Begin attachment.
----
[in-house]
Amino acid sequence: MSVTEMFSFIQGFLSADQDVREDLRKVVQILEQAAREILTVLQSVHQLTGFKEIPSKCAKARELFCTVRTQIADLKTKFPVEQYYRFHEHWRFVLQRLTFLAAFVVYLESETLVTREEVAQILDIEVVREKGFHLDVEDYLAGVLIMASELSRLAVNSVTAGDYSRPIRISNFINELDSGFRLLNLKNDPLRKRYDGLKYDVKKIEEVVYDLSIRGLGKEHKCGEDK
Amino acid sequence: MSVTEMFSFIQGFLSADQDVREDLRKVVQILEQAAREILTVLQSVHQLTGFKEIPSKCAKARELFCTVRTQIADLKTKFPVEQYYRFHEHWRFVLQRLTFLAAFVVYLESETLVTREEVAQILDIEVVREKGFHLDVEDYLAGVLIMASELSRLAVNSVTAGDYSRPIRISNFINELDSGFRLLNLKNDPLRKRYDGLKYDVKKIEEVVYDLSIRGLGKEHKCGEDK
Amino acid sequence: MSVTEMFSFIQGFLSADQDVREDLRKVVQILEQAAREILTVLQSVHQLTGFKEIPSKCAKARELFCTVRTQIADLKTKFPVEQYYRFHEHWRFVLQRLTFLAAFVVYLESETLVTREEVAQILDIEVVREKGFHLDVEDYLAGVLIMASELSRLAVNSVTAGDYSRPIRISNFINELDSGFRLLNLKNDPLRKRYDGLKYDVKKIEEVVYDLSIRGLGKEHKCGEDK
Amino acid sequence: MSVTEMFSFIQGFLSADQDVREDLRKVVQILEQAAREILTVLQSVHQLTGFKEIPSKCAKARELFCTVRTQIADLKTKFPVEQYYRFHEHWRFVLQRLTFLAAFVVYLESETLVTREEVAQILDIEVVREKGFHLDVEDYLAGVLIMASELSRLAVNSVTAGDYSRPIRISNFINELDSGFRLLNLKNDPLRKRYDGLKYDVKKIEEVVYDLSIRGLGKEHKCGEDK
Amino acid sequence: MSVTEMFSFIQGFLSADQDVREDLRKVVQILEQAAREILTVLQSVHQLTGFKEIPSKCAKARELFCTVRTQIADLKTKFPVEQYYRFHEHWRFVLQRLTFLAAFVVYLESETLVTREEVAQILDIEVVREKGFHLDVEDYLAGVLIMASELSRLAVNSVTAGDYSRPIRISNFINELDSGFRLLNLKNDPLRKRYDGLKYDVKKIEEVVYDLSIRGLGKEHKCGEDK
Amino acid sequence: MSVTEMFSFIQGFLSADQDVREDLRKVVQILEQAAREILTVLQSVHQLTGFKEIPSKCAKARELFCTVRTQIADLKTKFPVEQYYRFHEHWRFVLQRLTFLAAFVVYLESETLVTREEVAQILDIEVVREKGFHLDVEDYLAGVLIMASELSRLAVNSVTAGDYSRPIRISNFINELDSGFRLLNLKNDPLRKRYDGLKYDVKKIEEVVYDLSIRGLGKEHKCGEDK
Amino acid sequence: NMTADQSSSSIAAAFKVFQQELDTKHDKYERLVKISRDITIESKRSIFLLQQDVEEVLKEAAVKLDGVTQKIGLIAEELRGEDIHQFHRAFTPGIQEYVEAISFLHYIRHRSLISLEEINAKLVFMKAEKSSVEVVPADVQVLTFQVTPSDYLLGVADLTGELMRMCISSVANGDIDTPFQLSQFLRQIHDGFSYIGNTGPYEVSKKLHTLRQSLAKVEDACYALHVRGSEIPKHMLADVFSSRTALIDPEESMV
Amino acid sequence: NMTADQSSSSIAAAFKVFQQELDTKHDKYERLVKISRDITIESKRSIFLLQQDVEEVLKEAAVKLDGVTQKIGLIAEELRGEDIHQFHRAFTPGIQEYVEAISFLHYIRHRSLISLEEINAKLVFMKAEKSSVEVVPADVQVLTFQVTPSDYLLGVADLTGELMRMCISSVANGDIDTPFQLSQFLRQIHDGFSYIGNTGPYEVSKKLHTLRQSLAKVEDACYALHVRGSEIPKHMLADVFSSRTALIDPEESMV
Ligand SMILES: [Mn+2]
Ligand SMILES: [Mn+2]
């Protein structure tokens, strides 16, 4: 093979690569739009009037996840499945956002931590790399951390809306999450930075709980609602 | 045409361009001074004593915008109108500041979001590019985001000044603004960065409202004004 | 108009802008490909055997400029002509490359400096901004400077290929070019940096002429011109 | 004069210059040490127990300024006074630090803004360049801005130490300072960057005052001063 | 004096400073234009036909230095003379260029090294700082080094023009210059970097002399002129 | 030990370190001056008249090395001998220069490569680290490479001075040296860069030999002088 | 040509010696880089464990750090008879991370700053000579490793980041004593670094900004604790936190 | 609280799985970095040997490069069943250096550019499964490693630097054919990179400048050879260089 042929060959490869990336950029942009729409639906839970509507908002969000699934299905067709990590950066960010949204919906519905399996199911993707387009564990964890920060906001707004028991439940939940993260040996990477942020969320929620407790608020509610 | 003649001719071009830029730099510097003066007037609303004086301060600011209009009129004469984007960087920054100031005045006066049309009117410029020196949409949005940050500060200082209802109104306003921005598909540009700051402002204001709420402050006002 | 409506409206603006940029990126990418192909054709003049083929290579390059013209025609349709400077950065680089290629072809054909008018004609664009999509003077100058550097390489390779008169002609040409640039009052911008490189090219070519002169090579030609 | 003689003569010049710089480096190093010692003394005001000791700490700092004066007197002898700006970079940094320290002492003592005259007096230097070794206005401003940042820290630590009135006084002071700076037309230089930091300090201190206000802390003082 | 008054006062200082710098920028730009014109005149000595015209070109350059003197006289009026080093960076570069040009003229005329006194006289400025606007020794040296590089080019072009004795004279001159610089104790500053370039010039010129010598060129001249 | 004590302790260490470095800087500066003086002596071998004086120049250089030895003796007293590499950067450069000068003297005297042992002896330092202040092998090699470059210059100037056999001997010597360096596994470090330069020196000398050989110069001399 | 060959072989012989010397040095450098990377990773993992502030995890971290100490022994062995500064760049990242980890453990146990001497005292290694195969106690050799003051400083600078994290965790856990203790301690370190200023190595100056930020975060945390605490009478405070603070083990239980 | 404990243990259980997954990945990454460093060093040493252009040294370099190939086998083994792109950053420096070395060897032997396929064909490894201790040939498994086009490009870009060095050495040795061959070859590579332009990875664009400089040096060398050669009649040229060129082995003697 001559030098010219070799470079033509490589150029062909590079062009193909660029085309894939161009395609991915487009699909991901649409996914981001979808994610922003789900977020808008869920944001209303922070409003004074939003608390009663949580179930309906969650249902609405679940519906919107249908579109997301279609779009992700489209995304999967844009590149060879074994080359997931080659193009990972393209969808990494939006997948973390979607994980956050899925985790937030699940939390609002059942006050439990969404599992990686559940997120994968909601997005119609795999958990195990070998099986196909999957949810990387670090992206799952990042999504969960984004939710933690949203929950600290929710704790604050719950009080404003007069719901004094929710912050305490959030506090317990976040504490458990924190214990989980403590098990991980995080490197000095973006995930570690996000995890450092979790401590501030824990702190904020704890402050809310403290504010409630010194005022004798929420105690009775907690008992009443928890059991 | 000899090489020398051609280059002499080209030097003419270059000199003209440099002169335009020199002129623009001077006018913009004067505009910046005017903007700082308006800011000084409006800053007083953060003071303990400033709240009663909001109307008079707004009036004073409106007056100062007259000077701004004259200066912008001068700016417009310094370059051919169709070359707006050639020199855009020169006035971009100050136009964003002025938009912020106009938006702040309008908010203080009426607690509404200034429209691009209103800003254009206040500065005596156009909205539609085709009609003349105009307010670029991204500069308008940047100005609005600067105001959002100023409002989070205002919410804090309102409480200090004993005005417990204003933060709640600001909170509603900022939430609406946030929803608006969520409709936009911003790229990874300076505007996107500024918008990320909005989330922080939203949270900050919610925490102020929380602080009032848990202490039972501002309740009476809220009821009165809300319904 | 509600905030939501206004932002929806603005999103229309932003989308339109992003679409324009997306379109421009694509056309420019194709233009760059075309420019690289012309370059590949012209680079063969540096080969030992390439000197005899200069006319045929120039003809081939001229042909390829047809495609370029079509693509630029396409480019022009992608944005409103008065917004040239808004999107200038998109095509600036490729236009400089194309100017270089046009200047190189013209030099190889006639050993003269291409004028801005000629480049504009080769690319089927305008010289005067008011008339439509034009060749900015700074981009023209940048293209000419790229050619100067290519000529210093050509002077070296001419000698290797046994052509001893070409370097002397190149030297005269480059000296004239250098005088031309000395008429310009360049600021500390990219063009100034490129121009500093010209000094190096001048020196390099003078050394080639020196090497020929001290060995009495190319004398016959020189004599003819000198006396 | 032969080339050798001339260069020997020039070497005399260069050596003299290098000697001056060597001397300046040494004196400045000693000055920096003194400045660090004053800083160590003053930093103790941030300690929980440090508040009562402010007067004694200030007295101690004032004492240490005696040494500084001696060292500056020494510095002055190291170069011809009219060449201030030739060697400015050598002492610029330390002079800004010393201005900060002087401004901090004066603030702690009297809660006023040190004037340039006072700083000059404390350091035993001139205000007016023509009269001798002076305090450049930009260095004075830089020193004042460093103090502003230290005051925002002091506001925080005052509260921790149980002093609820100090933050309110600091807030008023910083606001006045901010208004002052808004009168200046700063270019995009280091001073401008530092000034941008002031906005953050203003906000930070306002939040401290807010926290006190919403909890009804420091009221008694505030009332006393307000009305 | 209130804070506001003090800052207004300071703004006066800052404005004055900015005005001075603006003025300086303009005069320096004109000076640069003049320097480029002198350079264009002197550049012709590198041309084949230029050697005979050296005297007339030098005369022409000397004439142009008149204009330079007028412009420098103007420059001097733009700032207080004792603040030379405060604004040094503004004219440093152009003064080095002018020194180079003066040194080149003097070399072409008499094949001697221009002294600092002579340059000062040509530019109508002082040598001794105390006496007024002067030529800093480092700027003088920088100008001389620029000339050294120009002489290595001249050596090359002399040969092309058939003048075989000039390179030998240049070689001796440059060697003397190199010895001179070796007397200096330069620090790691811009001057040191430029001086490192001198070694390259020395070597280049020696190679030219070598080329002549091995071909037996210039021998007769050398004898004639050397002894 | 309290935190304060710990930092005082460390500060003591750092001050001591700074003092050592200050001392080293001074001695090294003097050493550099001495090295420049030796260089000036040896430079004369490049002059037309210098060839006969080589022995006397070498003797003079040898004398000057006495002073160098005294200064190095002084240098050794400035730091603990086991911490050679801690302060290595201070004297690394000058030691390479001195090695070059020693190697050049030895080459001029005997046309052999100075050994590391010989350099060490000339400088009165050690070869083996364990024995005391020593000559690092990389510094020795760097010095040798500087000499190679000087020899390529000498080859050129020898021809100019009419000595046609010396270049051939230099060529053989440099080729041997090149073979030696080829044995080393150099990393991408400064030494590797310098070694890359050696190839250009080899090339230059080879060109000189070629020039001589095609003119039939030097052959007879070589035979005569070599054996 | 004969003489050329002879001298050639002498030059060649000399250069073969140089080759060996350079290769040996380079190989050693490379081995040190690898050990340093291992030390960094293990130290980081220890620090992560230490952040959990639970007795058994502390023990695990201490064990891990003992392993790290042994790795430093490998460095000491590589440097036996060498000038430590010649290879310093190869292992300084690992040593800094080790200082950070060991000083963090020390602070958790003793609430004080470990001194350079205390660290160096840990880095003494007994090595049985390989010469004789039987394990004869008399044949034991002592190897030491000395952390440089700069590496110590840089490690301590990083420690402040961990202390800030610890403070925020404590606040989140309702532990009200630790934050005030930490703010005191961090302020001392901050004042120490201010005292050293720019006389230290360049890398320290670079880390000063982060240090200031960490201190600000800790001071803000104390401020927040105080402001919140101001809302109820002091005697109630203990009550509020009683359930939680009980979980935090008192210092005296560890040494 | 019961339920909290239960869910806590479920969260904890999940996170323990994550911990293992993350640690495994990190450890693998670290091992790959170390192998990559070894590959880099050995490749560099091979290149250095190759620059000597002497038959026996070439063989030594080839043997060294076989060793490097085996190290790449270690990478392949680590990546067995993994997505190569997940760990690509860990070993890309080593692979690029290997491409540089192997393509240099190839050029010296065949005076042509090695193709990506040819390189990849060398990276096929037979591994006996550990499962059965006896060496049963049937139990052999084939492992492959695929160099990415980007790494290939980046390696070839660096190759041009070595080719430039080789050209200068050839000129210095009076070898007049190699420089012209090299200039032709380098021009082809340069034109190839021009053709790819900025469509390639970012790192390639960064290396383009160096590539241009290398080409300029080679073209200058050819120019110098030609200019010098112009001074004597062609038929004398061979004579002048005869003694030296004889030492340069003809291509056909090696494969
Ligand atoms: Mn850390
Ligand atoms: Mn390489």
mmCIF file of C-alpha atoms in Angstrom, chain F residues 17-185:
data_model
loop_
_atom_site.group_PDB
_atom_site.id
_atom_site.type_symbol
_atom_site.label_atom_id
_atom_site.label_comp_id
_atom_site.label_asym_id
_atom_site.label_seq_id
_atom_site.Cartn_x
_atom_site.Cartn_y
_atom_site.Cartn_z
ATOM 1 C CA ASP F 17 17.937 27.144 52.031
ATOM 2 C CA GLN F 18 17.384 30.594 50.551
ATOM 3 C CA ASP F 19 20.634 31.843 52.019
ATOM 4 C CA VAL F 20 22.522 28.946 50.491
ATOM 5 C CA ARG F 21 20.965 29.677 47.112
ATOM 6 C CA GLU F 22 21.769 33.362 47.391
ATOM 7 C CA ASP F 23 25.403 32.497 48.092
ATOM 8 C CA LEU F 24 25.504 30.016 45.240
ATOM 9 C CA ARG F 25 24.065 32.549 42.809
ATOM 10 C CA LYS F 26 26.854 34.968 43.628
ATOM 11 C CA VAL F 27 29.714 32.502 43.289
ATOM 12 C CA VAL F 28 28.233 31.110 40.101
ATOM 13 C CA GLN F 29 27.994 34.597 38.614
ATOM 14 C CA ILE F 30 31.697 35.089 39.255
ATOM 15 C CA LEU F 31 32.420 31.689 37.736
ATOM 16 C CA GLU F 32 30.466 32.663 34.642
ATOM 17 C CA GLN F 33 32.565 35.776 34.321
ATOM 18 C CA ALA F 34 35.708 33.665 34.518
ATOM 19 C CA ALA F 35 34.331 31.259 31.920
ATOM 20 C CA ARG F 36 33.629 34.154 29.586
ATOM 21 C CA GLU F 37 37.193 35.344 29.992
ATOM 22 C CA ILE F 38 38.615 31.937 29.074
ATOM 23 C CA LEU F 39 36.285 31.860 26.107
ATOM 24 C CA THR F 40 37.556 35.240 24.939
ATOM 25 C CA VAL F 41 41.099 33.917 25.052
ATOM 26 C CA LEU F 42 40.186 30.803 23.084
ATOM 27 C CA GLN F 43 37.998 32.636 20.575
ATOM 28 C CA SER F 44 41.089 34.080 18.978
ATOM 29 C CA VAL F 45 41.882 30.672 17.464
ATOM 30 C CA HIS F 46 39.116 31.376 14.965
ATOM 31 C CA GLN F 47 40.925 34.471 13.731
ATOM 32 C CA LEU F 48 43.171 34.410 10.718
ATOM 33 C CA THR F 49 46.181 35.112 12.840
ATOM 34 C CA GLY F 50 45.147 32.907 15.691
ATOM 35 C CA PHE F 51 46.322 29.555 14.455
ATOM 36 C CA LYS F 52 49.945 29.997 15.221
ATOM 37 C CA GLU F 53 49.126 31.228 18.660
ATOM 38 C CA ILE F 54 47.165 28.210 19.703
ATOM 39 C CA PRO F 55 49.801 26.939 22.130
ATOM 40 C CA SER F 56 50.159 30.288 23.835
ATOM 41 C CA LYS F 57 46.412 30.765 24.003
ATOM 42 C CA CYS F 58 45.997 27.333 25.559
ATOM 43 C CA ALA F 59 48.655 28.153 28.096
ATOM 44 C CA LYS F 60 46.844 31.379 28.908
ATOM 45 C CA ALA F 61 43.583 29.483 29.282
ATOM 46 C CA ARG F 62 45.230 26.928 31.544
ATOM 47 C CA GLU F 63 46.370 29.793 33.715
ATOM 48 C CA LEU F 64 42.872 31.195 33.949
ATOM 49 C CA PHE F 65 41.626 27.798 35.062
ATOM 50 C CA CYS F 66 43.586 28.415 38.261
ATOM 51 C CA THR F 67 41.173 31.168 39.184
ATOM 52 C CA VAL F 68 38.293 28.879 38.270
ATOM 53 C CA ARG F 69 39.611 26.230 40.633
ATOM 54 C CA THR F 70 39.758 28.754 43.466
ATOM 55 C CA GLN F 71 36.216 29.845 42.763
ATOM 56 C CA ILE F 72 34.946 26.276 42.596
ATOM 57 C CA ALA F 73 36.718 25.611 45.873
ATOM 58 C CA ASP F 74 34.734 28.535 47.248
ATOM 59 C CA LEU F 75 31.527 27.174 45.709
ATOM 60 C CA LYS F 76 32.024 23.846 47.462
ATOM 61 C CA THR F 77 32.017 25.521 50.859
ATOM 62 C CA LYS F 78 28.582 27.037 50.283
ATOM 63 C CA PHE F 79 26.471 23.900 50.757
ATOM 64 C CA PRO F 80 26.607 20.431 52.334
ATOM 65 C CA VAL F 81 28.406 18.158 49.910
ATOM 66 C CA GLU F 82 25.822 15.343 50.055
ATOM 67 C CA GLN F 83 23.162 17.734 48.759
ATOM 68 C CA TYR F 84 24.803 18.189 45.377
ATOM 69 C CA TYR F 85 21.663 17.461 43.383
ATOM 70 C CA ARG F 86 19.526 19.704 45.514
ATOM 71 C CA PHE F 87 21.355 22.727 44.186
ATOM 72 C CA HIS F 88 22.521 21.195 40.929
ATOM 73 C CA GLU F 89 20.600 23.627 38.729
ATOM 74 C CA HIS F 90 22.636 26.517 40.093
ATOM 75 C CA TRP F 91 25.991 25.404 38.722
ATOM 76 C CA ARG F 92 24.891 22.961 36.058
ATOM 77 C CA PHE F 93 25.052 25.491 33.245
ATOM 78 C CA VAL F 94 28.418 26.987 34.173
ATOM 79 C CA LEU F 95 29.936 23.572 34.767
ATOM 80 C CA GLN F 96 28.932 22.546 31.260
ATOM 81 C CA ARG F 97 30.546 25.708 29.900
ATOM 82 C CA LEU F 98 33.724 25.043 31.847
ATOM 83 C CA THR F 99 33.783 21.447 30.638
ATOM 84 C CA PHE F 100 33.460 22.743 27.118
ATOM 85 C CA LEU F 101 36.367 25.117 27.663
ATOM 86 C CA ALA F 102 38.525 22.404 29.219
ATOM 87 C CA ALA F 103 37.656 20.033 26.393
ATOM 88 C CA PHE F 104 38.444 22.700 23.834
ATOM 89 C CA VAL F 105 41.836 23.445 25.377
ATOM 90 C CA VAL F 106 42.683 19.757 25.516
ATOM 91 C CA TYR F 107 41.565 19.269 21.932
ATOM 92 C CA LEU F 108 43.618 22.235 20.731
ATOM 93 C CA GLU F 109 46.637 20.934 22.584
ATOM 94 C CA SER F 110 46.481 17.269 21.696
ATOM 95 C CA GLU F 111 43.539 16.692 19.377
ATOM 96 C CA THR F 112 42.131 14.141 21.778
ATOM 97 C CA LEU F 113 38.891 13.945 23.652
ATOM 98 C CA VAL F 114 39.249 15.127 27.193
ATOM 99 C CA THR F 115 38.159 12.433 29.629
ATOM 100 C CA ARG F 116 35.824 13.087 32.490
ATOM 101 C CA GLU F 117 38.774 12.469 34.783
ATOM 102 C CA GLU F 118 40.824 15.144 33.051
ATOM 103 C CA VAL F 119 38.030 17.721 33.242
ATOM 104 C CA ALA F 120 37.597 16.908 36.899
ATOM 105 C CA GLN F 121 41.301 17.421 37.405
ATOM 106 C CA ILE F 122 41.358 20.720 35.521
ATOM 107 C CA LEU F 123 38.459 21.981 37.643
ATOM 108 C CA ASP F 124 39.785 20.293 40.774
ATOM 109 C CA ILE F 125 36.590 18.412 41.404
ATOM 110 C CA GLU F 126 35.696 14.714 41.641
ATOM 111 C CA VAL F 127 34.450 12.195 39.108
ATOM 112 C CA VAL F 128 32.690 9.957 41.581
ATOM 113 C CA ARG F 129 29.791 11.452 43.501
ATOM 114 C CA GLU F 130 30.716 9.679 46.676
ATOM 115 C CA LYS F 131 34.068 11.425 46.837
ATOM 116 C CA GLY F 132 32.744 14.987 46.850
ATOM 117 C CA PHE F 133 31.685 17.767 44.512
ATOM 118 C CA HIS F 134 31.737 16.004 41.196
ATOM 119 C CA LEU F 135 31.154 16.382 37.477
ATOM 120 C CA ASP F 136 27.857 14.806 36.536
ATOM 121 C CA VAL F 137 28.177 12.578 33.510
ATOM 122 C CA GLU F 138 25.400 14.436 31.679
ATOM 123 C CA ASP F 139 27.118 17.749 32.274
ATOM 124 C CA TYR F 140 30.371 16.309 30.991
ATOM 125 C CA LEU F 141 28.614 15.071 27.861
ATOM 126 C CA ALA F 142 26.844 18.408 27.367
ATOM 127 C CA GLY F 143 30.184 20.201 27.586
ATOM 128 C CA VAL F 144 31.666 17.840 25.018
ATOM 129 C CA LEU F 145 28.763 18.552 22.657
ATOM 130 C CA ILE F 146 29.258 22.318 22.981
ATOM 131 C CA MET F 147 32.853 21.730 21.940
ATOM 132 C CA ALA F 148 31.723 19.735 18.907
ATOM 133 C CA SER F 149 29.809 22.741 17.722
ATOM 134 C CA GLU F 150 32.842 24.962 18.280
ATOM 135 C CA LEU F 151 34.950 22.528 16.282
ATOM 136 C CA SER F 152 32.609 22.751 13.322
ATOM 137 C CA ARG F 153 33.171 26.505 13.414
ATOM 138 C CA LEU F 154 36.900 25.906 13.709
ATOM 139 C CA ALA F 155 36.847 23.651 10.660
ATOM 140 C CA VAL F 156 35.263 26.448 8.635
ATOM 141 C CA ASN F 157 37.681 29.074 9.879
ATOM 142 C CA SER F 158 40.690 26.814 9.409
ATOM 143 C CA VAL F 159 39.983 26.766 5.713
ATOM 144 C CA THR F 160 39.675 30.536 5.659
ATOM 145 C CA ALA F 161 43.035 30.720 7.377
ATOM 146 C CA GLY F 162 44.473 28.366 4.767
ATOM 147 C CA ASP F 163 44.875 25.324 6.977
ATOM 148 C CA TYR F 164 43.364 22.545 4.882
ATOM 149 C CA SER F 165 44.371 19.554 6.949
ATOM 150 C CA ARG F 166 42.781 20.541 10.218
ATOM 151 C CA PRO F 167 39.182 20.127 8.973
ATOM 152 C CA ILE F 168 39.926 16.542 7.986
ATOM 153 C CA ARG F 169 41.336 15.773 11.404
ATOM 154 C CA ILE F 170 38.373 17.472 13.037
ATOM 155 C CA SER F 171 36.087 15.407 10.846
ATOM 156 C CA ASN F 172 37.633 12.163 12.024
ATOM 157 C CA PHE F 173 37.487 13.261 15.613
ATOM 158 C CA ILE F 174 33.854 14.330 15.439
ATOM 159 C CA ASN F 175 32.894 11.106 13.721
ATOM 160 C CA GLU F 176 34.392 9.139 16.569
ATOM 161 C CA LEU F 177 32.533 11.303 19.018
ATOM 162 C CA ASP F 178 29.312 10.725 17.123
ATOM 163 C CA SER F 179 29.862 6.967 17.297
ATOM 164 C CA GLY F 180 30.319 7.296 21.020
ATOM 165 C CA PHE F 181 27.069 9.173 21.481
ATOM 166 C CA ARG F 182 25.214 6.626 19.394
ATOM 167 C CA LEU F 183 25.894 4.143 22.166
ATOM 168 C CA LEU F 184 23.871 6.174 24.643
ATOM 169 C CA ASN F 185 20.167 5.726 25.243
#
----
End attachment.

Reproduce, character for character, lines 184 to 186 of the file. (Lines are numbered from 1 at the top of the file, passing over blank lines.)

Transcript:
ATOM 157 C CA PHE F 173 37.487 13.261 15.613
ATOM 158 C CA ILE F 174 33.854 14.330 15.439
ATOM 159 C CA ASN F 175 32.894 11.106 13.721